DOZIER: OK. Can you come down for a second real quick?

NARRATOR: But before she can meet with Lee she still has to make a few final arrangements for the fund-raiser.

DOZIER: Hopefully it all goes well and my speech goes well and I'm bringing kids some with me. It's nerve-racking, you know. I don't know the people there. It's like a little scary, you know?

Copy that. He's here. I'm glad you're back. Come on back. I want to show you something real quick. Just you and me one on one. I was on-line this weekend and you know what I saw?


DOZIER: Lee, I couldn't believe it. You know what I'm saying, I was embarrassed. Those are my kids. What do you have to say for yourself?

UNIDENTIFIED MALE: Obviously, I'm sorry you've seen it.

DOZIER: You need to apologize for yourself. You can't be getting involved in this nonsense. Because the reality is this is going nowhere.

UNIDENTIFIED MALE: I was looking back through an old picture book. I really am the only one left now.

DOZIER: Yes. It's been a hard year.

UNIDENTIFIED MALE: My father's in jail, and I just don't have any people in my corner.

DOZIER: I appreciate you shared with me, because you know what I hear? I really think that Lee is just scared to go. It's OK to be scared, you know, but you'll be fine. If your family won't take you we can take you. There's no problem. We got you.

We'll find you financial aid. We'll drive you up there and fix you up with classes and get your housing set up that so that way you're set to go with housing and stuff like that.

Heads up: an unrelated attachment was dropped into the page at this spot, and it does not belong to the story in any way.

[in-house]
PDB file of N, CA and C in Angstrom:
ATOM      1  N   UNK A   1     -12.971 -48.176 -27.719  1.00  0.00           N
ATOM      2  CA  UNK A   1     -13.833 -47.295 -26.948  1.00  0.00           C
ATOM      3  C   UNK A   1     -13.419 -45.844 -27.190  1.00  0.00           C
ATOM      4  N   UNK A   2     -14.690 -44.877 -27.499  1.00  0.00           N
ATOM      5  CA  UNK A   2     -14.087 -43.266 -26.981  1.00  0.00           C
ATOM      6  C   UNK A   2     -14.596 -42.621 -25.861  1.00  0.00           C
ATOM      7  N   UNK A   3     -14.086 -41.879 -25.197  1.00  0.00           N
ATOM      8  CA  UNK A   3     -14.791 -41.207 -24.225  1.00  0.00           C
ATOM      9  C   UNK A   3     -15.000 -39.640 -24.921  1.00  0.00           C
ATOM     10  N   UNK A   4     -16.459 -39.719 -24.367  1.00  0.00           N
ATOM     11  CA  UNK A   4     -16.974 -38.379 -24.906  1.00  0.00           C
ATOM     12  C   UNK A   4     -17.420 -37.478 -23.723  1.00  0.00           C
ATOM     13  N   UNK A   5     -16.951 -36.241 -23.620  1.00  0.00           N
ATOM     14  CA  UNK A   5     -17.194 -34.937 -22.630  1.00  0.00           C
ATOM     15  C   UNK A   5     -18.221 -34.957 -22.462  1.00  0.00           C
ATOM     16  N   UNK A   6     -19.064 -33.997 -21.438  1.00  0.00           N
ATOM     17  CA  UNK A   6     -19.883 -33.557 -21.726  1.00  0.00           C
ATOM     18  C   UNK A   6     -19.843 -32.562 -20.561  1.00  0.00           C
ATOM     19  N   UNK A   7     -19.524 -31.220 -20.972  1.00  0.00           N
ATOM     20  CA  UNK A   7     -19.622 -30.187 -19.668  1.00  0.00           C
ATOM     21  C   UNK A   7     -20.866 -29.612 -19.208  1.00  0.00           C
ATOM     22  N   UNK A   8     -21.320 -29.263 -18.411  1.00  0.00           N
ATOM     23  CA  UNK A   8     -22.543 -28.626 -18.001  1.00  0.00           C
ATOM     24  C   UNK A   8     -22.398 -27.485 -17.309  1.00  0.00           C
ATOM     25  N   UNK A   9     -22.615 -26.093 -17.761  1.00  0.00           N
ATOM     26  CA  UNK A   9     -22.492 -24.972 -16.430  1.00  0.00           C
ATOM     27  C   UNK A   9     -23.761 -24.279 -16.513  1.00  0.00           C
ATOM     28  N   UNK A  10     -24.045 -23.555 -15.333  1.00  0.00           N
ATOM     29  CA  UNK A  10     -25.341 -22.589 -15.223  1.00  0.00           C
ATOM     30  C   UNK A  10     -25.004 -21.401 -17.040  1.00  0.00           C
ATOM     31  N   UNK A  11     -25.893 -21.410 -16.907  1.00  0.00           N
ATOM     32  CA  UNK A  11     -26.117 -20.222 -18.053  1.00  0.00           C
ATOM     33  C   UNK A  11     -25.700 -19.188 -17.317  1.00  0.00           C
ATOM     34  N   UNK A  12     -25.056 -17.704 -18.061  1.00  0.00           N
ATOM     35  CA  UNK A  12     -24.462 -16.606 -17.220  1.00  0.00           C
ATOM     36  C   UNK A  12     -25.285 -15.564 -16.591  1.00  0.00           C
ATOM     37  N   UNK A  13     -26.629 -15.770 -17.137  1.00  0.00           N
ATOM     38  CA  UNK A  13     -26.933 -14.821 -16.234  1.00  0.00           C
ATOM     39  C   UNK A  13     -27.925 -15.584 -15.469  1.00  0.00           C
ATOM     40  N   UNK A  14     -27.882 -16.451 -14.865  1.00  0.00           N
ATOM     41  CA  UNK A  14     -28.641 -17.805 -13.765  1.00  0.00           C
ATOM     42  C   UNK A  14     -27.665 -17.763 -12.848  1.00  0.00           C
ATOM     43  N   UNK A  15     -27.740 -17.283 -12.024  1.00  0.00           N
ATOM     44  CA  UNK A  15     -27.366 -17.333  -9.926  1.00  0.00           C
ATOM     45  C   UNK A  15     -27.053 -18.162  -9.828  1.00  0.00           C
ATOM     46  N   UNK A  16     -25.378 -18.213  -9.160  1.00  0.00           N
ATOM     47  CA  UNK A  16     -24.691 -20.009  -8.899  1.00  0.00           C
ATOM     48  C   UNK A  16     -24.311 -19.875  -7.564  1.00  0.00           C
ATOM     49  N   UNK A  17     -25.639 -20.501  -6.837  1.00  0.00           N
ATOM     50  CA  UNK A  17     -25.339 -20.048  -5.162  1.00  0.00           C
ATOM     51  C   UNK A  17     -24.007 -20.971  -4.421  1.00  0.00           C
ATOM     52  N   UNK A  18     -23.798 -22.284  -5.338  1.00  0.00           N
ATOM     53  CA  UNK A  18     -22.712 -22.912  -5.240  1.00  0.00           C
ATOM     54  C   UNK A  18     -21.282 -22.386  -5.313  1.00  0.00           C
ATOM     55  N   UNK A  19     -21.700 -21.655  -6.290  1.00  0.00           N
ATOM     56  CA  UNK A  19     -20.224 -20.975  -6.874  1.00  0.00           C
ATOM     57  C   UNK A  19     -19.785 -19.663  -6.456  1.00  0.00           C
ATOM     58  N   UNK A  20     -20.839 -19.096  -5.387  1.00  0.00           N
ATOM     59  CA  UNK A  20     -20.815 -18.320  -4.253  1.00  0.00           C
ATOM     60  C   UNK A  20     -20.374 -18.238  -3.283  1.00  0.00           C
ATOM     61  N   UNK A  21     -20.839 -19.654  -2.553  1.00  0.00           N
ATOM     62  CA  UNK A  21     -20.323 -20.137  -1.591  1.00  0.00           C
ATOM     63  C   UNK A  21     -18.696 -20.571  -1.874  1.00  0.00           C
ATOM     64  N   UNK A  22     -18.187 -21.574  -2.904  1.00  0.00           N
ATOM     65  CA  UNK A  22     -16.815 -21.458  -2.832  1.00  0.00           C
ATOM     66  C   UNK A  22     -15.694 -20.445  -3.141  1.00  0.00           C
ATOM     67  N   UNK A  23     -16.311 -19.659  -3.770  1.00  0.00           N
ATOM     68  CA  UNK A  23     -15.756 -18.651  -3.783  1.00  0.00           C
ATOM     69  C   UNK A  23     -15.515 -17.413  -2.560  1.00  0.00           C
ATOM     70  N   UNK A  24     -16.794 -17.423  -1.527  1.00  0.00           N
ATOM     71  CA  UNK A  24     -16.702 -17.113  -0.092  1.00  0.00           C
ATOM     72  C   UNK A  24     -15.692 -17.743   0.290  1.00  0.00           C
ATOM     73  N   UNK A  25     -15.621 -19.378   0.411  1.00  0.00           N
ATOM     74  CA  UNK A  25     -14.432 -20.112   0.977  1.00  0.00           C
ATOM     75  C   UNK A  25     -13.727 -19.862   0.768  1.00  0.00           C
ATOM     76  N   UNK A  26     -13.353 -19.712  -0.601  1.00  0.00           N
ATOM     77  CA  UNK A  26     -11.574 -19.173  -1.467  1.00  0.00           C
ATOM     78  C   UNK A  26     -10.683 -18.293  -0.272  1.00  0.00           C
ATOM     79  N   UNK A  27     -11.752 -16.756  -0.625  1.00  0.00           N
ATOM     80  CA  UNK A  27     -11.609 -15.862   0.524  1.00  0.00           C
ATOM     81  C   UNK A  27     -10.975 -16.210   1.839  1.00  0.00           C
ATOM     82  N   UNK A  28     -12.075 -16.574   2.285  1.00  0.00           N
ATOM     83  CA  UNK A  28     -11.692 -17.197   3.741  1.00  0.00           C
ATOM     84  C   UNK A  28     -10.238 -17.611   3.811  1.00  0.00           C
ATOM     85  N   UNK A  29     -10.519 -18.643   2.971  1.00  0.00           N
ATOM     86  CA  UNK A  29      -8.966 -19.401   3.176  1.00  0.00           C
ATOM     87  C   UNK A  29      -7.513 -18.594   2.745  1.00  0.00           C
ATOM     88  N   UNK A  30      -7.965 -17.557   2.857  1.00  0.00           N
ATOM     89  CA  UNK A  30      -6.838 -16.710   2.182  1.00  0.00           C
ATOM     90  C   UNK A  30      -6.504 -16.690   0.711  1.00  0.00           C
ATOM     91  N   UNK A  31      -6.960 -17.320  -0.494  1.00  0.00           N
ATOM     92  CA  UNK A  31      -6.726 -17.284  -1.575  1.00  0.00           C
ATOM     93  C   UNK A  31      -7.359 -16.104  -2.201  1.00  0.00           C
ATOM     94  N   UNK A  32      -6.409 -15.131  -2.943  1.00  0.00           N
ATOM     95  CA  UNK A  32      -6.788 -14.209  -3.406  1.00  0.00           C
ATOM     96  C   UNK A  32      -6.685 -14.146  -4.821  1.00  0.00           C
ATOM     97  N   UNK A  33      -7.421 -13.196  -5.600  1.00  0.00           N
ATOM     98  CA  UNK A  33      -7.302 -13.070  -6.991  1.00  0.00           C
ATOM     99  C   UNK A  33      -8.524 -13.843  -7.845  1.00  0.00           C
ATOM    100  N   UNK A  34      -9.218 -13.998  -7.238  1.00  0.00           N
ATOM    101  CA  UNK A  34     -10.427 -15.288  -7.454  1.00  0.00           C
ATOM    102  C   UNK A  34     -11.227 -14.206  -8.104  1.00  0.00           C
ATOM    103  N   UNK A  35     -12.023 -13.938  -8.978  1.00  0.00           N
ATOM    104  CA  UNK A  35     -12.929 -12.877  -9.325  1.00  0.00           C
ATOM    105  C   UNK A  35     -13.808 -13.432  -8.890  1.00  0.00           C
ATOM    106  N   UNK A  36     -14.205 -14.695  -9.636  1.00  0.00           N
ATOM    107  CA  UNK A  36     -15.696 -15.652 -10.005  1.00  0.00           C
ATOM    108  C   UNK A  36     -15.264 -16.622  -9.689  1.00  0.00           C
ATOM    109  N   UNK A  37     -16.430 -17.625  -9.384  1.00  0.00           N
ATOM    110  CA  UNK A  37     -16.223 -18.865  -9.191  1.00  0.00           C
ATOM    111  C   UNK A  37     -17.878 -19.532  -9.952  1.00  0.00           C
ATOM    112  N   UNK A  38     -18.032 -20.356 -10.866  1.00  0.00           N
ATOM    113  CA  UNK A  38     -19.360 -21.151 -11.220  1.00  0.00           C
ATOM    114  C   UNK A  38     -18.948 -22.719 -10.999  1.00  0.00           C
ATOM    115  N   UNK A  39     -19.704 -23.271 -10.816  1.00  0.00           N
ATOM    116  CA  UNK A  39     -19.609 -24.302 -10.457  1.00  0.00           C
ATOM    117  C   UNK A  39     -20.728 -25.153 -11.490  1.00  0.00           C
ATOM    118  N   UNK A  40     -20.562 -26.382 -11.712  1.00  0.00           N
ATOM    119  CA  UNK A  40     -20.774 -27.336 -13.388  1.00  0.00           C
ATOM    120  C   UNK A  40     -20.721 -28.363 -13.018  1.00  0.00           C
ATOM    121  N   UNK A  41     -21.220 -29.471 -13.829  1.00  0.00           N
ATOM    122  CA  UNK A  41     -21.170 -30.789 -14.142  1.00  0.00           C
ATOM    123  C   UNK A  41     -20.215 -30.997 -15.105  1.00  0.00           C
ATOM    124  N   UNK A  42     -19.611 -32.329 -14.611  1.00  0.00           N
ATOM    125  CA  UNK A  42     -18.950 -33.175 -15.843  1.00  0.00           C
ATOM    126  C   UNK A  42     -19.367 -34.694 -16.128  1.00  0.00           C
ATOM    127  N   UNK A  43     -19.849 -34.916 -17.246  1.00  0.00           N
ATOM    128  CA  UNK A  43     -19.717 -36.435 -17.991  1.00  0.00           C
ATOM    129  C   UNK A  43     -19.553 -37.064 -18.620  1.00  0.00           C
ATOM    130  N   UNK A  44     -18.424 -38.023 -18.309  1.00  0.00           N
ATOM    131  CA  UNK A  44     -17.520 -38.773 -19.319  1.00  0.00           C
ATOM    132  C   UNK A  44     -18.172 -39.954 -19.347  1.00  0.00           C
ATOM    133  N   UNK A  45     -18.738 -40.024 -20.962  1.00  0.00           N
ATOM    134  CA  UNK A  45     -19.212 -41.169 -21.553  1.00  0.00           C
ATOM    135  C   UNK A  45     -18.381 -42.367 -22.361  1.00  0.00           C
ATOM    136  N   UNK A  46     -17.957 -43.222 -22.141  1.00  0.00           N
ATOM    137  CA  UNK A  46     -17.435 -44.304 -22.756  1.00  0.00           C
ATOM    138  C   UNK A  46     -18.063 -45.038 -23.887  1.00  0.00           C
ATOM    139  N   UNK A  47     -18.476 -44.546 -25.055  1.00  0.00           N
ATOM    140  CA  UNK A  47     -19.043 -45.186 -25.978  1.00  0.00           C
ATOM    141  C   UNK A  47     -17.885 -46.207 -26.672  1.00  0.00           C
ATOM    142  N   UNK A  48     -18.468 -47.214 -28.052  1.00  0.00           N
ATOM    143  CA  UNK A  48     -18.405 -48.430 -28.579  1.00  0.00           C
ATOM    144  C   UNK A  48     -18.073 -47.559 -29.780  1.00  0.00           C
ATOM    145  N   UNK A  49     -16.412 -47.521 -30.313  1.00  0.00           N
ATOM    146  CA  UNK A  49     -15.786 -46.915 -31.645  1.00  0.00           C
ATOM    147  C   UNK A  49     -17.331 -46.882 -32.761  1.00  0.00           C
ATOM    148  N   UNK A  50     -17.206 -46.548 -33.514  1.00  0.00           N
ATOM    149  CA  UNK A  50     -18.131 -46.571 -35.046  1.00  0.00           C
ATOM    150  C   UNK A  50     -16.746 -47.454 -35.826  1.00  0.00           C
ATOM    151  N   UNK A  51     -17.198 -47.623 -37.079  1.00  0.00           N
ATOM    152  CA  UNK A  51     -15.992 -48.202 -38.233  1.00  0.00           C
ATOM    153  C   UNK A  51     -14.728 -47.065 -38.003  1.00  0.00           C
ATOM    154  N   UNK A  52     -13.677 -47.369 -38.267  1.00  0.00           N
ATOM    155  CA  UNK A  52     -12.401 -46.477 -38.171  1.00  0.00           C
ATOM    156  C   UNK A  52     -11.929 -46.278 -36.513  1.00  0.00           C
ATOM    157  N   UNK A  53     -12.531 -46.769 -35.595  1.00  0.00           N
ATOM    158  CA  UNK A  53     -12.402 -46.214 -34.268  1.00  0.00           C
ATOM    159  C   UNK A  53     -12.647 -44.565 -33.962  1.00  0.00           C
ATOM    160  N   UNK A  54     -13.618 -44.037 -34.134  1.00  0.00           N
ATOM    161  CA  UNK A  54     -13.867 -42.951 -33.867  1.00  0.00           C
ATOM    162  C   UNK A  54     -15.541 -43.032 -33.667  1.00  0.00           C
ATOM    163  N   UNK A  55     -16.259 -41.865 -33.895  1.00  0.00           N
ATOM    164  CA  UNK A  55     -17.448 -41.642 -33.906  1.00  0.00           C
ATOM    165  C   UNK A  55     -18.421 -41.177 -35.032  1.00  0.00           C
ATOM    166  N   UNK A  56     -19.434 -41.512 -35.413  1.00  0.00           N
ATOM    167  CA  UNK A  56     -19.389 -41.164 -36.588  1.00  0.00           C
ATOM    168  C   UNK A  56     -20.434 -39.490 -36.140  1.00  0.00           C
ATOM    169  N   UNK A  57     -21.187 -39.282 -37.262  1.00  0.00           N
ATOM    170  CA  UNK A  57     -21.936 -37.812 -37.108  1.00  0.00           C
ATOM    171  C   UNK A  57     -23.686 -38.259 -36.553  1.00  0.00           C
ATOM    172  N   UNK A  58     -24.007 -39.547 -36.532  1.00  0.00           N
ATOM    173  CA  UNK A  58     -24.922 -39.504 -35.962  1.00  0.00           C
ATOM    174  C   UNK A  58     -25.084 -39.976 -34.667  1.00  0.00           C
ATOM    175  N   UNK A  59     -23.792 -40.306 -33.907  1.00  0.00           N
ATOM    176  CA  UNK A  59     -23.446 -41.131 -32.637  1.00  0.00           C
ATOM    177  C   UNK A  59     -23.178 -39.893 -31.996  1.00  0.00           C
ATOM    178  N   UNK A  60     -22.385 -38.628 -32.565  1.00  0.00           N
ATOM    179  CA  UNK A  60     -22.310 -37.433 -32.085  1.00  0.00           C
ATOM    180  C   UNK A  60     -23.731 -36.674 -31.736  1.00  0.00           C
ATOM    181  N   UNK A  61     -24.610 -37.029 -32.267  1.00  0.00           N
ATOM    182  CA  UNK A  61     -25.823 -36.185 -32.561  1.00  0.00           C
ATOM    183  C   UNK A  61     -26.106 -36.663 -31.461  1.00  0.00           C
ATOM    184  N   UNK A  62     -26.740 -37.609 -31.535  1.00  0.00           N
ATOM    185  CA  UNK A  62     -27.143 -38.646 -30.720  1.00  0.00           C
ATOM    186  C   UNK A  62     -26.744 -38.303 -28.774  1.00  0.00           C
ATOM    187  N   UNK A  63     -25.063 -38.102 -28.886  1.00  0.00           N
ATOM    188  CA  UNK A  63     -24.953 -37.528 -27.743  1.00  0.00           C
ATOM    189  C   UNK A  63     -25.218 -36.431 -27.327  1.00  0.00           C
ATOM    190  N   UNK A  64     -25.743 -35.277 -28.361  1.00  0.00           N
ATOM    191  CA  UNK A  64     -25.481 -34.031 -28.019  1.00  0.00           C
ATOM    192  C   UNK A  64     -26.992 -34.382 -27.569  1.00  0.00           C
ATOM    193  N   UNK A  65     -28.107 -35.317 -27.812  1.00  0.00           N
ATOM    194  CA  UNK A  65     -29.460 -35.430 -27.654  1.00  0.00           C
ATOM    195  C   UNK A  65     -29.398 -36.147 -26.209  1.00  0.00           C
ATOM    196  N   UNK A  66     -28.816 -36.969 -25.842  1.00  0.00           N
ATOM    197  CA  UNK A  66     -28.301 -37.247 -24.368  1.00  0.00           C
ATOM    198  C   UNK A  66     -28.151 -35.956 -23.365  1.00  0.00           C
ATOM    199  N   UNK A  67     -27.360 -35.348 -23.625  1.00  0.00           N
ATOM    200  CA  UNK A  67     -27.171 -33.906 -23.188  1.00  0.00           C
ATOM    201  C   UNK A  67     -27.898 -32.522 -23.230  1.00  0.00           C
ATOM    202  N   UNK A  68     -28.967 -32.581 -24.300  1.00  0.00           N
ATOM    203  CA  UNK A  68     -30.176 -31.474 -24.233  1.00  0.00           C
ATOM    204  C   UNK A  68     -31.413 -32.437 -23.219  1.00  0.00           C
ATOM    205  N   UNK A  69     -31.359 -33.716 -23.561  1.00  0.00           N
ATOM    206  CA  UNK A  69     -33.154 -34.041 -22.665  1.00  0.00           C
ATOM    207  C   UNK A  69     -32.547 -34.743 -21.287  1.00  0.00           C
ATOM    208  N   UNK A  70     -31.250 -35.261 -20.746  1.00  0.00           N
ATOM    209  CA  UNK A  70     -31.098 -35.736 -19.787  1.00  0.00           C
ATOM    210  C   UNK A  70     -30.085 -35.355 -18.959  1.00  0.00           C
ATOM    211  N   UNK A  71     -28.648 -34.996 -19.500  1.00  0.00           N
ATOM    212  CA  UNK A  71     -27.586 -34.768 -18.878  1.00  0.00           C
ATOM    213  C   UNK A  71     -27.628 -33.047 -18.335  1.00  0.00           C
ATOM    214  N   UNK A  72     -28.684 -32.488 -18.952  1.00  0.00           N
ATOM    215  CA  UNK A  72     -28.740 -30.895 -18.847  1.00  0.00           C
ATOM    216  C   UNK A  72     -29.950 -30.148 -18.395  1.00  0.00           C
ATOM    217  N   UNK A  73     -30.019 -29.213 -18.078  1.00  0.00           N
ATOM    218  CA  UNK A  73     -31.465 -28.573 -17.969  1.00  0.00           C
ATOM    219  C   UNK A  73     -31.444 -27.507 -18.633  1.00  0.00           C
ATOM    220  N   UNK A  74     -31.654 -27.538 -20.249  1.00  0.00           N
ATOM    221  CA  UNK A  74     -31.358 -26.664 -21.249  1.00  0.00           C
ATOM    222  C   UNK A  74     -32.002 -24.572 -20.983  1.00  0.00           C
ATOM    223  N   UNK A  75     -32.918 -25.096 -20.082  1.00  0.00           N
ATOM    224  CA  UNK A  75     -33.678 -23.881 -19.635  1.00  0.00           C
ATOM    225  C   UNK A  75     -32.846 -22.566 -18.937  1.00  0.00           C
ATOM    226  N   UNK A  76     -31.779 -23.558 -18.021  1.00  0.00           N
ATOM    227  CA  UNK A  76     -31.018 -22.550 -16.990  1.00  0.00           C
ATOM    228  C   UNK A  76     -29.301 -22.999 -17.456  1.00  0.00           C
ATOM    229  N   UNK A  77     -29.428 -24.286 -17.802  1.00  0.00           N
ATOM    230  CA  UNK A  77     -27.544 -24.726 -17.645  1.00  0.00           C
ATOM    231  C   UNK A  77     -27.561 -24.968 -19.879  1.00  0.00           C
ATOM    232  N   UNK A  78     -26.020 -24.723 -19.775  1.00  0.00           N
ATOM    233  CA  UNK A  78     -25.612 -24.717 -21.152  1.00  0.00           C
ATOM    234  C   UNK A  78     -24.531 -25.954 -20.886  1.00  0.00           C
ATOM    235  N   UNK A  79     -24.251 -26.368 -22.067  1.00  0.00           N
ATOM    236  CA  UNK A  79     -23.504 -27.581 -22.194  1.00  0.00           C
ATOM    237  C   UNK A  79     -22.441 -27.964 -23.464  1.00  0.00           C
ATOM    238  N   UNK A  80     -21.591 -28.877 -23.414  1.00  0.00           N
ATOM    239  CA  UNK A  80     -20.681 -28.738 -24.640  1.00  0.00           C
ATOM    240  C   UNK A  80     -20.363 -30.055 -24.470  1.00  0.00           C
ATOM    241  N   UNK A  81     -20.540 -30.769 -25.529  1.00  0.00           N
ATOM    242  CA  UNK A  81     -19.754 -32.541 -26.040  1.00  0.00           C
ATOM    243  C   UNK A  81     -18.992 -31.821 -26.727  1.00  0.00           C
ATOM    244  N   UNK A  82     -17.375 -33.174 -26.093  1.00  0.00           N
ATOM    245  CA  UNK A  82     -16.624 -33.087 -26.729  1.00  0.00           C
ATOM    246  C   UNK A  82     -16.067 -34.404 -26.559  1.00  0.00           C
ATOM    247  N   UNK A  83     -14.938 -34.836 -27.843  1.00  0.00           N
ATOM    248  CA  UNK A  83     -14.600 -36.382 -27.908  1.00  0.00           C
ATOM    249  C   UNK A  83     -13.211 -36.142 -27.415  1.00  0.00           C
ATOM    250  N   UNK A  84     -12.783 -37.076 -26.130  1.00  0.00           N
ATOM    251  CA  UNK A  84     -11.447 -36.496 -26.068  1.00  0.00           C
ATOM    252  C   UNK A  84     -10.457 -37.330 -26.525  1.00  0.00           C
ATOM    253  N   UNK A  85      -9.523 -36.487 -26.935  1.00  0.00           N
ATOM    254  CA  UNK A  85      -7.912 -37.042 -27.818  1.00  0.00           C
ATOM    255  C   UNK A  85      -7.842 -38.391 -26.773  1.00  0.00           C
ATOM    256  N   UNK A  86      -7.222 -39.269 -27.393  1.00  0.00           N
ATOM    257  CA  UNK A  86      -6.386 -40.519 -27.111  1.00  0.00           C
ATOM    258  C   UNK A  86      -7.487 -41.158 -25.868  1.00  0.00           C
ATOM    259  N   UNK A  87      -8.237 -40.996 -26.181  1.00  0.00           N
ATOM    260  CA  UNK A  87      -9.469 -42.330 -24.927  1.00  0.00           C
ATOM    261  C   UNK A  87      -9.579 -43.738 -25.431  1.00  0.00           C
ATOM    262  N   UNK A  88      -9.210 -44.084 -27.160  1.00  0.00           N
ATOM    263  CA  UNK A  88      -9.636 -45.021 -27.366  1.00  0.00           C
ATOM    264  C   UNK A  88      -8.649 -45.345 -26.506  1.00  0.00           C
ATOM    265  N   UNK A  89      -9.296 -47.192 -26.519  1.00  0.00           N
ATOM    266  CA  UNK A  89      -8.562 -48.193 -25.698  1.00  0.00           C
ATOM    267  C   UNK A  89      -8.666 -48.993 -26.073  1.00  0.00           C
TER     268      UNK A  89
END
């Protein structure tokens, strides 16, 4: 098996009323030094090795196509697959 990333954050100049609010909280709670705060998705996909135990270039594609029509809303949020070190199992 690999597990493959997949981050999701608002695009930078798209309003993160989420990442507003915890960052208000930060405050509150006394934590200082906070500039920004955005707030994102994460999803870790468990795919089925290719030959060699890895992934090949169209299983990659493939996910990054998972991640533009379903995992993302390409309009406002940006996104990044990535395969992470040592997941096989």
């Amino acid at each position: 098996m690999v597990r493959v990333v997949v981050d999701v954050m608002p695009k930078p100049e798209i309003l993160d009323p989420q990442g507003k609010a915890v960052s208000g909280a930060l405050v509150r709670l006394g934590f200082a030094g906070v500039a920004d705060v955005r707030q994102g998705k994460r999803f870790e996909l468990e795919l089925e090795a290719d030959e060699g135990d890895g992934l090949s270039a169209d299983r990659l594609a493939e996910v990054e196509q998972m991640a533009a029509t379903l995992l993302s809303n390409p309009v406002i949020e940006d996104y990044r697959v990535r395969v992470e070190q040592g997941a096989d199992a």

Try to use good penmanship, and then off to college you go.

What's wrong? Are you OK? Don't cry. It's OK. It's all right. It's OK. It's going to be good. I'm telling you, it's going to be good. Come on in for a hug. Come on in for a hug. We got you. We got you.


NARRATOR: There's no denying that Mayor Emanuel's first term has ruffled quite a few feathers.

UNIDENTIFIED MALE: I especially hate our mayor.



EMANUEL: The mayor is a real jerk. Ain't he?

NARRATOR: And when it ends in 2015, some hope to see him go.

UNIDENTIFIED FEMALE: We'll be coming up on him full force.

UNIDENTIFIED MALE: Rahm Emanuel needs to go. He is like Emperor Nero playing with his lighter while Chicago burns down.

UNIDENTIFIED MALE: No one's ever going to run against the mayor for as long as he wants.

UNIDENTIFIED MALE: There's nobody on the landscape who can beat him.

NARRATOR: With more than $6 million in his campaign fund, the mayor says he's not worried about his election.

EMANUEL: I don't try to govern to say what would this be for my reelection? I try to act. I'm done with running for politics. What would you do that's right?

FRAN SPIELMAN, REPORTER, "CHICAGO SUN-TIMES": Yet you're raising money like a frenzy. Why?

EMANUEL: Because the elections are about tomorrow, and I plan on expressing and reminding people we've done a lot of things.

SCOTT WAGUESPACK, ALDERMAN, THIRD WARD: Every one us of us has had some kind of run-in with him. The D.C. version of the dead fish.

NARRATOR: Members of the city council progressive caucus talk about taking on Rahm.

WAGUESPACK: It went from Mayor Daley to Mayor Emanuel, things didn't change. They actually got progressively worse.

UNIDENTIFIED MALE: There's going to be a big change the next time around. It doesn't matter how much money you have. These folks that are out there kissing the mayor's ring and probably kissing his butt, too, it doesn't matter. The people of this city agree with us on our agenda.